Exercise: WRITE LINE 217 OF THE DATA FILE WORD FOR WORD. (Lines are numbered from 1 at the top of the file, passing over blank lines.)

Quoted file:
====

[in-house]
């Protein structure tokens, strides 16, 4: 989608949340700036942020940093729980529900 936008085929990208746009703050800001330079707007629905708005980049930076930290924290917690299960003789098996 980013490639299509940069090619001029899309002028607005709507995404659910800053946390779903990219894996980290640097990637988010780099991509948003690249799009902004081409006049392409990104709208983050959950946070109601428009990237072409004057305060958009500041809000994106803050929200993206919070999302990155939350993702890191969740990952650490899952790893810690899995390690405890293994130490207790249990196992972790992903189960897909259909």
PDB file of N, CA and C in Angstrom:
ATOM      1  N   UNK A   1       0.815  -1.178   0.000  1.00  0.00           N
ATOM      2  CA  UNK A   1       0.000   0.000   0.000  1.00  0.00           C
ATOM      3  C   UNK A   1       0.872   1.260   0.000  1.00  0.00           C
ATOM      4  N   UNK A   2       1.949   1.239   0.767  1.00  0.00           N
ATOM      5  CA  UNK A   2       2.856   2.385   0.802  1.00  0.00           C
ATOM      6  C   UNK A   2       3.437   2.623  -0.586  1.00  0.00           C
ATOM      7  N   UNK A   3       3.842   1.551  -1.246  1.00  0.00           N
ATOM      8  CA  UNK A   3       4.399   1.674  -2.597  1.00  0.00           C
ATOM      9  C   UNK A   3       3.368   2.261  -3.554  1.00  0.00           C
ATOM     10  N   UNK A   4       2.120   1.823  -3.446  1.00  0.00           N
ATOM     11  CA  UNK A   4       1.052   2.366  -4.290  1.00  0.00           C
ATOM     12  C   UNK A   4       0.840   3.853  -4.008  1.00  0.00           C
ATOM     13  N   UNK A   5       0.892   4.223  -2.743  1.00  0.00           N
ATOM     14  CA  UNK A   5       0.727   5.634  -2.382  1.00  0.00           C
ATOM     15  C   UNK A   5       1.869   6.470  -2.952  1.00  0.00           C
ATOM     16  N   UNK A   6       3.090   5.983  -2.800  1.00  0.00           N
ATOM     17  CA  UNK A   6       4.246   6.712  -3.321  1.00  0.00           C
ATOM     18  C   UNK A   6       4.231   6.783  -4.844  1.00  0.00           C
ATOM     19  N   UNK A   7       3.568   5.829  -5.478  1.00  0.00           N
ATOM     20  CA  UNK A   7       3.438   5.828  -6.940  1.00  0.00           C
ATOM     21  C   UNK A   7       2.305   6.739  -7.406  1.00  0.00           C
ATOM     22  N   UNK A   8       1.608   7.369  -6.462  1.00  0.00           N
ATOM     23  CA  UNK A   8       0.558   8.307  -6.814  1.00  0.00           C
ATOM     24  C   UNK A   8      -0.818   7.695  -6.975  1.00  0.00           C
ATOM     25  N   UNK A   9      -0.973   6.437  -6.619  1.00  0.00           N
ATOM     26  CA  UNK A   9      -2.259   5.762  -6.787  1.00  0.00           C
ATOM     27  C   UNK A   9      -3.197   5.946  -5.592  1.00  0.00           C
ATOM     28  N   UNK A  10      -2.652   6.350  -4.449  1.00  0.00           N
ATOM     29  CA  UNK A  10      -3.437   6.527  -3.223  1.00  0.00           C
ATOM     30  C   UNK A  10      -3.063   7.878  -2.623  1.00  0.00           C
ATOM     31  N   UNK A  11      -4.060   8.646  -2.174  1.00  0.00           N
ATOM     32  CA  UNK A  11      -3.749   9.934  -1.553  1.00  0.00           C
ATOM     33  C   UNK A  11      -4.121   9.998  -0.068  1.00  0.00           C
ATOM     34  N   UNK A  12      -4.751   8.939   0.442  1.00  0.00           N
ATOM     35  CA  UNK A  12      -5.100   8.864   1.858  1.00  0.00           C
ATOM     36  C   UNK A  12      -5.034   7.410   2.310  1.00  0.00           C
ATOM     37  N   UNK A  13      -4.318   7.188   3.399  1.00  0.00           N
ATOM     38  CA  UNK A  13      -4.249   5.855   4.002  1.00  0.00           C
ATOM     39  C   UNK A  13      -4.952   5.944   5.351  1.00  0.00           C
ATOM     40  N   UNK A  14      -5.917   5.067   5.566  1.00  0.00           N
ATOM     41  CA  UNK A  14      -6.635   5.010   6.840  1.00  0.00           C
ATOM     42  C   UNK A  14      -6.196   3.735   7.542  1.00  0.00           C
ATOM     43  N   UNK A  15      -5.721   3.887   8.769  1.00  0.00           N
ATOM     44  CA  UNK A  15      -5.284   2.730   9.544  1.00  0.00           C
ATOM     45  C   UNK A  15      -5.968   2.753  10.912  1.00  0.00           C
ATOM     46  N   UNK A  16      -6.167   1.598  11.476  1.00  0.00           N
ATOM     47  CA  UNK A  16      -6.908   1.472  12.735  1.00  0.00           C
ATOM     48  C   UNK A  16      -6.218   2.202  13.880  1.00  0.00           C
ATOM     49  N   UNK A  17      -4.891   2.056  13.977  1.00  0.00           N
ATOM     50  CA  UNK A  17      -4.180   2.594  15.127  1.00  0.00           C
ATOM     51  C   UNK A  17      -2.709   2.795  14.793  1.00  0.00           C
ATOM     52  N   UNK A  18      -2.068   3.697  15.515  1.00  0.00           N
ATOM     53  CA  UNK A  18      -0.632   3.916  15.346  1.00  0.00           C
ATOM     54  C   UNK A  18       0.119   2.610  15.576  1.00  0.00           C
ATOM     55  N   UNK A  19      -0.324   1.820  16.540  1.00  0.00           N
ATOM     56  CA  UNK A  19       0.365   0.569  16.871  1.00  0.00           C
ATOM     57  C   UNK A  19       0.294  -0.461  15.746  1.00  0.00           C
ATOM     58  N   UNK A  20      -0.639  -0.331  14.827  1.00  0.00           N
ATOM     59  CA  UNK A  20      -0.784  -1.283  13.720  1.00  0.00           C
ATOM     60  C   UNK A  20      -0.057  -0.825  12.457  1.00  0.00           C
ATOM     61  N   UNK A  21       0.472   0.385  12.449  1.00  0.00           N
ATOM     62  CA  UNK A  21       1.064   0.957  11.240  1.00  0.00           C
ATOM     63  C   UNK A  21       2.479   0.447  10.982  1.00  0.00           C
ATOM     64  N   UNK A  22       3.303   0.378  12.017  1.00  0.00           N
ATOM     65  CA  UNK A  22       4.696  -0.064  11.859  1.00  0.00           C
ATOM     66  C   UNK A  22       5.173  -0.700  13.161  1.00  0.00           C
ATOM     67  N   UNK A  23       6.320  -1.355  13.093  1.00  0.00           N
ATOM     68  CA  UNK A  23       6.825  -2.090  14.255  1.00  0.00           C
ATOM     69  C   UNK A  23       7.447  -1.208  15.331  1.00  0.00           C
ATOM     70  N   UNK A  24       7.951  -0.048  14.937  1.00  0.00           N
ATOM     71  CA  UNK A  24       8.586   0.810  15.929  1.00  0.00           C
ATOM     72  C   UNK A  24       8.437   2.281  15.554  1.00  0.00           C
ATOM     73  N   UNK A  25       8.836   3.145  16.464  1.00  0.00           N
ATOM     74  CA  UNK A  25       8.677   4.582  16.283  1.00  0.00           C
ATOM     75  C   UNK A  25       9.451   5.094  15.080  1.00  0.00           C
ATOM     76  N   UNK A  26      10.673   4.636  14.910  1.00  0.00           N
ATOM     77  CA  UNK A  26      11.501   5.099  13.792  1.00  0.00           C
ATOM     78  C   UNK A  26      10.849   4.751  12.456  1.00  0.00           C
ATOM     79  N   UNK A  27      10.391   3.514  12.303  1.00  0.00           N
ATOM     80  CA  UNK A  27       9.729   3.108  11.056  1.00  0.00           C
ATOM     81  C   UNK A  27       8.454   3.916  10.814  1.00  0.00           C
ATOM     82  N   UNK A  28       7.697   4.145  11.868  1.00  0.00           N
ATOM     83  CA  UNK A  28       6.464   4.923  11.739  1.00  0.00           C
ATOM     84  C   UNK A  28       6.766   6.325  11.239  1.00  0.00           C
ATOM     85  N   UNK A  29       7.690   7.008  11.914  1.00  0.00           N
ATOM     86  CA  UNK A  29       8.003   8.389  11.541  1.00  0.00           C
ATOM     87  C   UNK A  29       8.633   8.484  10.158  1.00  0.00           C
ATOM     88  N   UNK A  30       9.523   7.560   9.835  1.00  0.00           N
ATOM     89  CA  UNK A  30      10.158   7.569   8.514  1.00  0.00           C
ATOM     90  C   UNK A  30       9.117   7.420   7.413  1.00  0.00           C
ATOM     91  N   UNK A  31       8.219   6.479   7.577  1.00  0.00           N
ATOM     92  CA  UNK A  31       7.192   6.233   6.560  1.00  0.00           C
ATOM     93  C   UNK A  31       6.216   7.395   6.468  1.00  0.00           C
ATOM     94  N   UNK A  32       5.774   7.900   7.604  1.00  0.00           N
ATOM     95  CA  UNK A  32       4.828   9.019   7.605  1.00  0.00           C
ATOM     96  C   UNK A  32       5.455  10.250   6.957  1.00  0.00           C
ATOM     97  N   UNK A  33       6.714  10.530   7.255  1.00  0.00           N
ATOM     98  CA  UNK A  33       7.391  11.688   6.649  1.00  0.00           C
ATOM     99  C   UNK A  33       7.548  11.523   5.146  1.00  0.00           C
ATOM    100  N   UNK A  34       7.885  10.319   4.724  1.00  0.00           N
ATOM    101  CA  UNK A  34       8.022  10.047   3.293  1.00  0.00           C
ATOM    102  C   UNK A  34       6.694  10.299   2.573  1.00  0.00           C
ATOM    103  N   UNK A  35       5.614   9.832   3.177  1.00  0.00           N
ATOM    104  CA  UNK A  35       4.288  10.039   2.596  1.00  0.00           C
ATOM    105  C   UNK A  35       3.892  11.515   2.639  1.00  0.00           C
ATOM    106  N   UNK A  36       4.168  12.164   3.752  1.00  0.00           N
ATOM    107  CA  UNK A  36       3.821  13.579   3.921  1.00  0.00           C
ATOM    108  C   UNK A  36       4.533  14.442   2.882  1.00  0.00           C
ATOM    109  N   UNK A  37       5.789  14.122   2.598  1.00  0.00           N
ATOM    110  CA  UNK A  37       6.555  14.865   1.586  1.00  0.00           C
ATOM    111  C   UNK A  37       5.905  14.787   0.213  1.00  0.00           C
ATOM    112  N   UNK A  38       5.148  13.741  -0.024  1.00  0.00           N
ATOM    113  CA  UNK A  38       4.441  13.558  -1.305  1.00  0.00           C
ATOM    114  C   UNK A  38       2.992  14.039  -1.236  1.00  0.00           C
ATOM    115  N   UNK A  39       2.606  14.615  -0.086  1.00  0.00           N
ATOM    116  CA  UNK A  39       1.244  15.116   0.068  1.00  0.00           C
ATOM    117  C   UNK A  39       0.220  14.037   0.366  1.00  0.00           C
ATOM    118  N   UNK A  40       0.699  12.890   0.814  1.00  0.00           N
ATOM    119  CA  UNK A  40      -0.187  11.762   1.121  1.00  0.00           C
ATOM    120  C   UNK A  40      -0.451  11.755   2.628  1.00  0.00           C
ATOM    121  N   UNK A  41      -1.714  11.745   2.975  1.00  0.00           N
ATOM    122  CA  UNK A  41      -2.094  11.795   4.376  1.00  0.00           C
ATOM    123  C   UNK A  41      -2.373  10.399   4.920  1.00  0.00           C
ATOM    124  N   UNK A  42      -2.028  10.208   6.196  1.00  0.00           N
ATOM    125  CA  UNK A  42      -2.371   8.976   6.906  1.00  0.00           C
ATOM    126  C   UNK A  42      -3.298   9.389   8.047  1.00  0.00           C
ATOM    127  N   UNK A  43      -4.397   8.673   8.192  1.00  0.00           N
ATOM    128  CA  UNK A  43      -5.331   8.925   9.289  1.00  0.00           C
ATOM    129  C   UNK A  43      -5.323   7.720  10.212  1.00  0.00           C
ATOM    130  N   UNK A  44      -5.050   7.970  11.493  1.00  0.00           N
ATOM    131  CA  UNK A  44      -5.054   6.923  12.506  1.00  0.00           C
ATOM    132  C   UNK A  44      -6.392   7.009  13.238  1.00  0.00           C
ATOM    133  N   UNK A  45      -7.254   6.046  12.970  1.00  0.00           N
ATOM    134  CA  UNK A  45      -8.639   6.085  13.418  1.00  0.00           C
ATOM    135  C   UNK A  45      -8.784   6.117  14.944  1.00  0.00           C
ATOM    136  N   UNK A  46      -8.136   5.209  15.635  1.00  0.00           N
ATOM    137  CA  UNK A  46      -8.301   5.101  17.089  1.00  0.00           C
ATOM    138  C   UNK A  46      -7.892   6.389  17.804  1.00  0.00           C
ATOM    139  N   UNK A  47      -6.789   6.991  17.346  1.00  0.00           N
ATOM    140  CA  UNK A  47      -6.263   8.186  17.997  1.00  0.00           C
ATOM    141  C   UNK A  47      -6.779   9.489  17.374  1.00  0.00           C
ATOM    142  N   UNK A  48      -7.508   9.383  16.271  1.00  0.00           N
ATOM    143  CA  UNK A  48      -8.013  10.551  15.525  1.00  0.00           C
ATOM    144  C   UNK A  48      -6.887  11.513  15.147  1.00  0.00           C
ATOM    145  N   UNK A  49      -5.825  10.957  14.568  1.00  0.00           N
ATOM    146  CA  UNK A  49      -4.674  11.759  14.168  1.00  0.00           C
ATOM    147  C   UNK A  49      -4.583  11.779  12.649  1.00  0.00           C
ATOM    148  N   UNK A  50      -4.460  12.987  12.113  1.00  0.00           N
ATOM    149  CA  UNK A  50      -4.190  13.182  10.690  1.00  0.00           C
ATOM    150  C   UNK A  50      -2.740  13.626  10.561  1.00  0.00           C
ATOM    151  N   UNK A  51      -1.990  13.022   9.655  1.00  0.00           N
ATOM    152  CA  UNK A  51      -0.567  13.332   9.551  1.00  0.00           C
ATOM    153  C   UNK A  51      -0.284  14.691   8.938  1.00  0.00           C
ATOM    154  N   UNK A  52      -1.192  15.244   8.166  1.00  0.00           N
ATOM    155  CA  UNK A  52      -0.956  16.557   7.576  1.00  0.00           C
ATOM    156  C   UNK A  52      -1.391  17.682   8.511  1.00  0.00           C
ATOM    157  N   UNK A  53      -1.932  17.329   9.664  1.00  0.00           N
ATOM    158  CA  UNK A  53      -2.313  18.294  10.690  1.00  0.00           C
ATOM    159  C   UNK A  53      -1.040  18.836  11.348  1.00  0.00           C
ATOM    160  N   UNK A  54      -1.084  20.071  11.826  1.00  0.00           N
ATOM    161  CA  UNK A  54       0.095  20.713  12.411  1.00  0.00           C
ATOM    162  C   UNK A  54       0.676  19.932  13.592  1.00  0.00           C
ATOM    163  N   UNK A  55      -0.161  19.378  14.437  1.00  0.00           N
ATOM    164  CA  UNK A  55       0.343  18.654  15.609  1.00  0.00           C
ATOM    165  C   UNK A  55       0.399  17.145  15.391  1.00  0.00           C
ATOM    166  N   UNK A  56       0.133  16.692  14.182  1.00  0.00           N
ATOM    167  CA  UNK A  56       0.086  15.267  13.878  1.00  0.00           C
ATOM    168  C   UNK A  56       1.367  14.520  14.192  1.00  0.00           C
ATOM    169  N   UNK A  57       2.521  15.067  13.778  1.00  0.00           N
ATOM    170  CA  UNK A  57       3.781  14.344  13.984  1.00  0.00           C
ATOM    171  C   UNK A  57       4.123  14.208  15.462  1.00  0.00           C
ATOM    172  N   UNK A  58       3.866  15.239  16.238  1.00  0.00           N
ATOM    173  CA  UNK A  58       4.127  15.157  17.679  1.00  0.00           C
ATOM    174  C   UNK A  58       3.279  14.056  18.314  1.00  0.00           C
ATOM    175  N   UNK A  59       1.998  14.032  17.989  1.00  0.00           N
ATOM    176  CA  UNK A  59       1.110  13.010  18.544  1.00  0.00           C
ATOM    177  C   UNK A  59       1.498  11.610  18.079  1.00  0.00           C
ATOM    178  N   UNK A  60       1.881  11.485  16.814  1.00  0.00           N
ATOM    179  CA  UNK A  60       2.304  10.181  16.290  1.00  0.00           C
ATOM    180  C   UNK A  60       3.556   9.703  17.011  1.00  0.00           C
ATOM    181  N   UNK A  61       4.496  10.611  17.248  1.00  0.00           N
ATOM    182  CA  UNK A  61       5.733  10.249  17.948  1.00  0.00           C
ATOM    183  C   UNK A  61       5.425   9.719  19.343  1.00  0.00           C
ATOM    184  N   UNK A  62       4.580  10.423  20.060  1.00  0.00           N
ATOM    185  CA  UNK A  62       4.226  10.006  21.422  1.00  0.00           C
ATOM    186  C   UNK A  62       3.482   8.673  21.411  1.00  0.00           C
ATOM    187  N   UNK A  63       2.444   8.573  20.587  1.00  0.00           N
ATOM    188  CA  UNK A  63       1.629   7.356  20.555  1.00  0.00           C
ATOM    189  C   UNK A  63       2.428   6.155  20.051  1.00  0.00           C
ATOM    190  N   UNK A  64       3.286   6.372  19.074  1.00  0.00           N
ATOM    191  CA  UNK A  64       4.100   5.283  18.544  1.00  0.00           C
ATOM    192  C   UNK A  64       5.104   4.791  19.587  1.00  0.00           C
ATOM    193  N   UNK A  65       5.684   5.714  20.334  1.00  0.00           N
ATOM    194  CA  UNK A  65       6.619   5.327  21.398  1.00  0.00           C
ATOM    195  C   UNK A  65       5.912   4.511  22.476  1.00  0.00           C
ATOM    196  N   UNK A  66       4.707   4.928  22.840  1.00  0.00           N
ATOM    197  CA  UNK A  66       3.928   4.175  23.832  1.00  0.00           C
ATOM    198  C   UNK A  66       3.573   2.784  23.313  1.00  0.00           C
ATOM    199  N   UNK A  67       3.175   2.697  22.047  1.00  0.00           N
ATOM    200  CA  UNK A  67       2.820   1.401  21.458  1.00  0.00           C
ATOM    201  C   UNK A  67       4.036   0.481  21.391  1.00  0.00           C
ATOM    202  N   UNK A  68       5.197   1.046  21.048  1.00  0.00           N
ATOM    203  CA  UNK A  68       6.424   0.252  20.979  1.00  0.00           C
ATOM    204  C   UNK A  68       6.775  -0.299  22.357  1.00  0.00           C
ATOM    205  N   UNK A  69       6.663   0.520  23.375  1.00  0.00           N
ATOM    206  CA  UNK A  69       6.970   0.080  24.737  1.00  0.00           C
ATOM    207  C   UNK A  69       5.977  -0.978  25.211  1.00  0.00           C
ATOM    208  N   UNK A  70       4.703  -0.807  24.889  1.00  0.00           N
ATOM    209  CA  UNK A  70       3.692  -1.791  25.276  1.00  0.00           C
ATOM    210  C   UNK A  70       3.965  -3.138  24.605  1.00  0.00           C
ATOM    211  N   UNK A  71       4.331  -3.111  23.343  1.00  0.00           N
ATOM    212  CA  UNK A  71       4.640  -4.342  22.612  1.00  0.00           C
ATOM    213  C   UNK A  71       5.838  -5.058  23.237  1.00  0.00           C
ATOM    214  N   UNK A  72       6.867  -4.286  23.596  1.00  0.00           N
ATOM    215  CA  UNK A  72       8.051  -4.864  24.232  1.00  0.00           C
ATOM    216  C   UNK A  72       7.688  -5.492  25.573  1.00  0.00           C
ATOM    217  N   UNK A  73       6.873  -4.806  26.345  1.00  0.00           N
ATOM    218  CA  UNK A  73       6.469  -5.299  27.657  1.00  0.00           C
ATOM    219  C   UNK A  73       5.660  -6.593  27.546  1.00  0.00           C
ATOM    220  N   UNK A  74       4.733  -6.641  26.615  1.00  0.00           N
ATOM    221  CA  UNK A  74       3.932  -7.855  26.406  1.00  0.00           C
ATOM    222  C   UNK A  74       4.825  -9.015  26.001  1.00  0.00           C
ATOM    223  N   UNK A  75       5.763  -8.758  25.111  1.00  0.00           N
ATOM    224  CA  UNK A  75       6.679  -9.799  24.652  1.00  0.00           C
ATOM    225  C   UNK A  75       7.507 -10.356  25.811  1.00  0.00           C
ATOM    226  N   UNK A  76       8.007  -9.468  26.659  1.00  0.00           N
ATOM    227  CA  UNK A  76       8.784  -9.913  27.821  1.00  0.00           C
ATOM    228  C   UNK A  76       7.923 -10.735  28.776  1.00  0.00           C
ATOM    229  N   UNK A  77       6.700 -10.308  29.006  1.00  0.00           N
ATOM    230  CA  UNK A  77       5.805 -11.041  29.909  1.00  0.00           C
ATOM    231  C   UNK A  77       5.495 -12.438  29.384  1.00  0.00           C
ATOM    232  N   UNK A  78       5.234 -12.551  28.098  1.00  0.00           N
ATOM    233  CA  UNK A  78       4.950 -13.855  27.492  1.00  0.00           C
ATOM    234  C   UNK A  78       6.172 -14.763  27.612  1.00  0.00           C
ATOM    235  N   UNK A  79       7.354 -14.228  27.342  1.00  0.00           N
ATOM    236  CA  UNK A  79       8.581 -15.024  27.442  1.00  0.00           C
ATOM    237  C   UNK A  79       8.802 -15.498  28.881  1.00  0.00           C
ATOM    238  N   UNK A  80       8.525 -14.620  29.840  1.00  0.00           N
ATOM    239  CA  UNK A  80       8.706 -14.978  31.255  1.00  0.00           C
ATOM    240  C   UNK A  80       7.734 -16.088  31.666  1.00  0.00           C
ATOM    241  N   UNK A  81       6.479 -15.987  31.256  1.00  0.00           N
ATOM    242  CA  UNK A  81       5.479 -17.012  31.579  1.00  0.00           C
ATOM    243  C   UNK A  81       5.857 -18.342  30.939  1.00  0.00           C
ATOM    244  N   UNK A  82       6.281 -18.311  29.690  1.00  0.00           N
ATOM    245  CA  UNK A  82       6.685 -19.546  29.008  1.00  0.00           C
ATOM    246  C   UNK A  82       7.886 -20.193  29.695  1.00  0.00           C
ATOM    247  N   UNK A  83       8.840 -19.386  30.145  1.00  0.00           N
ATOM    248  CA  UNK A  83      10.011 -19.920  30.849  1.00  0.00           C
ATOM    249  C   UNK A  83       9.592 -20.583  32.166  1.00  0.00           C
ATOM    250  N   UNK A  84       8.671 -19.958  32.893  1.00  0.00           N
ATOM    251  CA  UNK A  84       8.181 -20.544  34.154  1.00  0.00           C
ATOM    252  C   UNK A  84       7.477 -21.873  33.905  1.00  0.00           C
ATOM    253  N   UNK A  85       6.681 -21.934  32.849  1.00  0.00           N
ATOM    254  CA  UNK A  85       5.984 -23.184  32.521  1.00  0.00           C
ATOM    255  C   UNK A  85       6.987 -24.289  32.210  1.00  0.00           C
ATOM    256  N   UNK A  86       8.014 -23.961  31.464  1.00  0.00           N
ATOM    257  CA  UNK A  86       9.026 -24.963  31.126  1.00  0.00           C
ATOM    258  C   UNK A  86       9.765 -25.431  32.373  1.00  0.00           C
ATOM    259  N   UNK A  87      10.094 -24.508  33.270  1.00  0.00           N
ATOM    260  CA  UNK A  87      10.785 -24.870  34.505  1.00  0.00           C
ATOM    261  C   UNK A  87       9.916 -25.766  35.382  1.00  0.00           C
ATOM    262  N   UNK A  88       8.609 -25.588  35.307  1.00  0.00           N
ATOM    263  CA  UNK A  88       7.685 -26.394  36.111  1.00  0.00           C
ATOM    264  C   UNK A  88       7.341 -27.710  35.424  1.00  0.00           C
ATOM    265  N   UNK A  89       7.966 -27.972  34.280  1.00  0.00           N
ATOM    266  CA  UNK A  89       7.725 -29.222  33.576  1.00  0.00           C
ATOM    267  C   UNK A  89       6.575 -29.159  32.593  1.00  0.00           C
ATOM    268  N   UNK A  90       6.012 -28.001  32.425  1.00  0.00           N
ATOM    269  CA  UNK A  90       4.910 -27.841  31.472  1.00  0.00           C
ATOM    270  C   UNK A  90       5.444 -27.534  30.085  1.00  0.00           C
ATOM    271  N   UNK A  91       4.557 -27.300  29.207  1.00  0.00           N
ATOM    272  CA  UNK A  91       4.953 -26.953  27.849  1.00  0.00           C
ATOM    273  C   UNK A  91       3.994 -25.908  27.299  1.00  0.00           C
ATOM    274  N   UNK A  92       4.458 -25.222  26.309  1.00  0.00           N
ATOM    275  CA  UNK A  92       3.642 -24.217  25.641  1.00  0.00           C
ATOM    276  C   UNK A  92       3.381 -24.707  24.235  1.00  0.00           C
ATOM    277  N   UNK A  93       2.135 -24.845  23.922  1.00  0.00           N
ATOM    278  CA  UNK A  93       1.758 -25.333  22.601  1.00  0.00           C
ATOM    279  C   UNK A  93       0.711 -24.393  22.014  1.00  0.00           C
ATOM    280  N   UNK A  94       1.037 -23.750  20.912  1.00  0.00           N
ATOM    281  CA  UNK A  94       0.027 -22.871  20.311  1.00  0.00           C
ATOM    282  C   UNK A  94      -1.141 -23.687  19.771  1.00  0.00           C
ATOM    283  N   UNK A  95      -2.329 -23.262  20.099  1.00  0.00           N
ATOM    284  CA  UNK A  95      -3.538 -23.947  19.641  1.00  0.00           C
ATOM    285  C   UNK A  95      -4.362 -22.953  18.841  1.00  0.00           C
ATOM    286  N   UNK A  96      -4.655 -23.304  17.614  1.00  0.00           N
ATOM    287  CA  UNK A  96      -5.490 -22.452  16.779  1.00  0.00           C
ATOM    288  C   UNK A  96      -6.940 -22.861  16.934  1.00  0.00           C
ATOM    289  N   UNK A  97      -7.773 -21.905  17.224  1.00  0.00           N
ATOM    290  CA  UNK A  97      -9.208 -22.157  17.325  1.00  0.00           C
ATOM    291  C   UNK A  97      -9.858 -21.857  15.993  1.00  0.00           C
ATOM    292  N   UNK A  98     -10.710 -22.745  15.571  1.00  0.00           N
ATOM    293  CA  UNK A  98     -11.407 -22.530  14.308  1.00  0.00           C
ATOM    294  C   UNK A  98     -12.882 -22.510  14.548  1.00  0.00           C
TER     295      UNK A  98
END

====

ATOM    214  N   UNK A  72       6.867  -4.286  23.596  1.00  0.00           N